Indexed on: 08 Dec '15Published on: 08 Dec '15Published in: arXiv - Astrophysics - Astrophysics of Galaxies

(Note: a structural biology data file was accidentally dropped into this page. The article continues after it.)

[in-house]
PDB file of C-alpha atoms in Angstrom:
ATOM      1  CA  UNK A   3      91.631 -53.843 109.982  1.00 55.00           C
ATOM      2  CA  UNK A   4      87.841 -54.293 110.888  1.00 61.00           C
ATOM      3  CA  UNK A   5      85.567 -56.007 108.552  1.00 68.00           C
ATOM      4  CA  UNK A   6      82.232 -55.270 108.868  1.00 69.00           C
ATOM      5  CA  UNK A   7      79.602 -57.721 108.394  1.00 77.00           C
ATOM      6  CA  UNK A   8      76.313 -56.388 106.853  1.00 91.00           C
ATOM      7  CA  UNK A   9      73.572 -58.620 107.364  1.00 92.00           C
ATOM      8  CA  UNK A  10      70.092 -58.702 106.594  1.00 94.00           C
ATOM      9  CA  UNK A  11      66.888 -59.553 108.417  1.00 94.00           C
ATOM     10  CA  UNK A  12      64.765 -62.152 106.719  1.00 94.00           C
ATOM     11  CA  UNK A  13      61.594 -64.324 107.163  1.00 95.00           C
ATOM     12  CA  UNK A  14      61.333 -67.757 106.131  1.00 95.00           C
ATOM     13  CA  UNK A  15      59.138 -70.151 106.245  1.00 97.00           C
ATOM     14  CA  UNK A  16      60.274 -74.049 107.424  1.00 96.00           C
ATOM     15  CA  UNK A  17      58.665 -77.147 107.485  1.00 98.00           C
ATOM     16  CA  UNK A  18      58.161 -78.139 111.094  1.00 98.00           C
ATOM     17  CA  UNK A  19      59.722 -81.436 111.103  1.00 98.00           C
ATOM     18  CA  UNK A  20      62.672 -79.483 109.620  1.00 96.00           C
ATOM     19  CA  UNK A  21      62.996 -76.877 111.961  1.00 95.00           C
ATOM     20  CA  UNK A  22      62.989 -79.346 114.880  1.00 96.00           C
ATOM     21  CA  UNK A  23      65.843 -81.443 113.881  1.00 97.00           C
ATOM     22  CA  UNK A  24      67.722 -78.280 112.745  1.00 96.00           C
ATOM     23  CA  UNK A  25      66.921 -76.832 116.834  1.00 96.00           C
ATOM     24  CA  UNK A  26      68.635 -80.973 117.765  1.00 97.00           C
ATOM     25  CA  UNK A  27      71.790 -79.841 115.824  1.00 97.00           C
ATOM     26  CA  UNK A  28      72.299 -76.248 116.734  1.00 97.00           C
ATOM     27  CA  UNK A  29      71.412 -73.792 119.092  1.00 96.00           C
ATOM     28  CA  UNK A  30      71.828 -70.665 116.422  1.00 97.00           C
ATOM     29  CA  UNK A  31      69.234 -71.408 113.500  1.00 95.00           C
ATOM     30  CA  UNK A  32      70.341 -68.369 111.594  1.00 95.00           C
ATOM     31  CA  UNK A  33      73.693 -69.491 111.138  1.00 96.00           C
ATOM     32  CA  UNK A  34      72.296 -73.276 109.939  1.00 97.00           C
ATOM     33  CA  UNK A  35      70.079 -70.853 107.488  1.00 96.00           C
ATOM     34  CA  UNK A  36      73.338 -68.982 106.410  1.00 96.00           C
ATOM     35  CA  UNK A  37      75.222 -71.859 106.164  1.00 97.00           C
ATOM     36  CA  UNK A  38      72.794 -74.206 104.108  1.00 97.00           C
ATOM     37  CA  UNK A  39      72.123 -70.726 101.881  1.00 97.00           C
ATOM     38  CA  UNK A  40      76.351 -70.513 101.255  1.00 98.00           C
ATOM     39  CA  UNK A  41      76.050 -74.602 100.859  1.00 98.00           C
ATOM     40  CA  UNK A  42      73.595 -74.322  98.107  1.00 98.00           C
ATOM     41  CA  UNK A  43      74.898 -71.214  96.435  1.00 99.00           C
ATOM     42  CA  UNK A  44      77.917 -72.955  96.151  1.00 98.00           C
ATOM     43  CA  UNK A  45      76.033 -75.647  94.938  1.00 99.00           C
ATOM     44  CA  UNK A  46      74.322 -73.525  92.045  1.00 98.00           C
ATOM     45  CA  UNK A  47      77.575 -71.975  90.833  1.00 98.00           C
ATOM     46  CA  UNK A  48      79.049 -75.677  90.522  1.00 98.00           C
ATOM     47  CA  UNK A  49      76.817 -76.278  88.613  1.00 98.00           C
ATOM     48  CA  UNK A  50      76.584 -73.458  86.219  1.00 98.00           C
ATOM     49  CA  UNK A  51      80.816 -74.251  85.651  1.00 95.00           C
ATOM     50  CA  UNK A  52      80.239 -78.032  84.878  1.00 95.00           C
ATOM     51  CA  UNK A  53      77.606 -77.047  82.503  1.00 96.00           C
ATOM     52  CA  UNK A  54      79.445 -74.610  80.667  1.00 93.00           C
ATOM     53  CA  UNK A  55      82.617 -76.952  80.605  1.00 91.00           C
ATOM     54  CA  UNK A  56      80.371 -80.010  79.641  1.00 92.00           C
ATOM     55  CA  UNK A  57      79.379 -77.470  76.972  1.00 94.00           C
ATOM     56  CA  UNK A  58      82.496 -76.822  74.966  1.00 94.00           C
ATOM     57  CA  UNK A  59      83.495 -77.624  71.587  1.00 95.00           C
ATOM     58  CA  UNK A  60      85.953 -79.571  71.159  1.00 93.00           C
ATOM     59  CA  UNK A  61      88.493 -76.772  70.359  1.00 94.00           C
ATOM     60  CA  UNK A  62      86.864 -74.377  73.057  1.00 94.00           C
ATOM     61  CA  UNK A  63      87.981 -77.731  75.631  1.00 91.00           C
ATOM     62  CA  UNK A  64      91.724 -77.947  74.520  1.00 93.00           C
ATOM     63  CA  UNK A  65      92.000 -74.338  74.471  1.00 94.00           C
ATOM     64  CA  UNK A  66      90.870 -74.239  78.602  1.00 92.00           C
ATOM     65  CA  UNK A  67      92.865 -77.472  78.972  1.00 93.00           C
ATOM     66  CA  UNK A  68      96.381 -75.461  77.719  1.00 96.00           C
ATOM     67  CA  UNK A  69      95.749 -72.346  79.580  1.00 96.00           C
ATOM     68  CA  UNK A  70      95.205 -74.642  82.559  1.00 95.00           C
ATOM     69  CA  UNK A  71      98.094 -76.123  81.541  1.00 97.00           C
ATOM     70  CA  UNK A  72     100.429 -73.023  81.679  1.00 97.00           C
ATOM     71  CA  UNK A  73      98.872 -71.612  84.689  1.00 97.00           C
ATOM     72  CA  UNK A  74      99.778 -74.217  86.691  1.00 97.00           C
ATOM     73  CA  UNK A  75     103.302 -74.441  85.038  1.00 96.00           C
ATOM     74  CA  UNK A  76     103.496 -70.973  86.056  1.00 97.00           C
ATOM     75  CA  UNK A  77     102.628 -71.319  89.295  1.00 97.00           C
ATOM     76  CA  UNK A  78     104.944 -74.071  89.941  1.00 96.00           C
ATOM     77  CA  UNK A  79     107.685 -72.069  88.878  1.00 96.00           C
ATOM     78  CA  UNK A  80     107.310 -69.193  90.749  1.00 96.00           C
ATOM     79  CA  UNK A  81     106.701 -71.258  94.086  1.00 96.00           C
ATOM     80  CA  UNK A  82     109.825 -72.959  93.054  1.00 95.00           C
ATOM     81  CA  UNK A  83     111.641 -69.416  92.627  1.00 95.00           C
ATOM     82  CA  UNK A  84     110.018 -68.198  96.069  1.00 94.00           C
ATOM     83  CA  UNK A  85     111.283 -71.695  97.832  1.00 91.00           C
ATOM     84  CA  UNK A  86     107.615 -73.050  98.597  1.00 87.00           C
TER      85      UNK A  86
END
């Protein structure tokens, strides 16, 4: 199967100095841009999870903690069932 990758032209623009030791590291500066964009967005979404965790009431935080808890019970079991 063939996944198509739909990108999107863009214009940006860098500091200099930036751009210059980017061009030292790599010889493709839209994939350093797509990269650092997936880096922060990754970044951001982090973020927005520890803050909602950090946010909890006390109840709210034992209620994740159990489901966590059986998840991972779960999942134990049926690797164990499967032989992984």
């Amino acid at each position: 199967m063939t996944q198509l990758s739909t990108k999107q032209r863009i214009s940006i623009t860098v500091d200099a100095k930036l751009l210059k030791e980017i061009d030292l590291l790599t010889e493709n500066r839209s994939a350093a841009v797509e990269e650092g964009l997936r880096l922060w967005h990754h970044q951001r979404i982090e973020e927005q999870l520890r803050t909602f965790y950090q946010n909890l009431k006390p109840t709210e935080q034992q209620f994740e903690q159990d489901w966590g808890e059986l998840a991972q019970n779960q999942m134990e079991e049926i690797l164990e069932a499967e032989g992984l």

We present far-infrared (FIR) and submillimeter photometry from the Herschel Space Observatory's Spectral and Photometric Imaging Receiver (SPIRE) for 313 nearby z<0.05 active galactic nuclei (AGN). We selected AGN from the 58 month Swift Burst Alert Telescope (BAT) catalog, the result of an all-sky survey in the 14-195 keV energy band, allowing for a reduction in AGN selection effects due to obscuration and host galaxy contamination. We find 46% (143/313) of our sample is detected at all three wavebands and combined with our PACS observations represents the most complete FIR spectral energy distributions of local, moderate luminosity AGN. We find no correlation between the 250, 350, and 500 micron luminosities with 14-195 keV luminosity, indicating the bulk of the FIR emission is not related to the AGN. However, Seyfert 1s do show a very weak correlation with X-ray luminosity compared to Seyfert 2s and we discuss possible explanations. We compare the SPIRE colors (F250/F350 and F350/F500) to a sample of normal star-forming galaxies, finding the two samples are statistically similar, especially after matching in stellar mass. But a color-color plot reveals a fraction of the Herschel-BAT AGN are displaced from the normal star-forming galaxies due to excess 500 micron emission E500). Our analysis shows E500 is strongly correlated with the 14-195 keV luminosity and 3.4/4.6 micron flux ratio, evidence the excess is related to the AGN. We speculate these sources are experiencing millimeter excess emission originating in the corona of the accretion disk.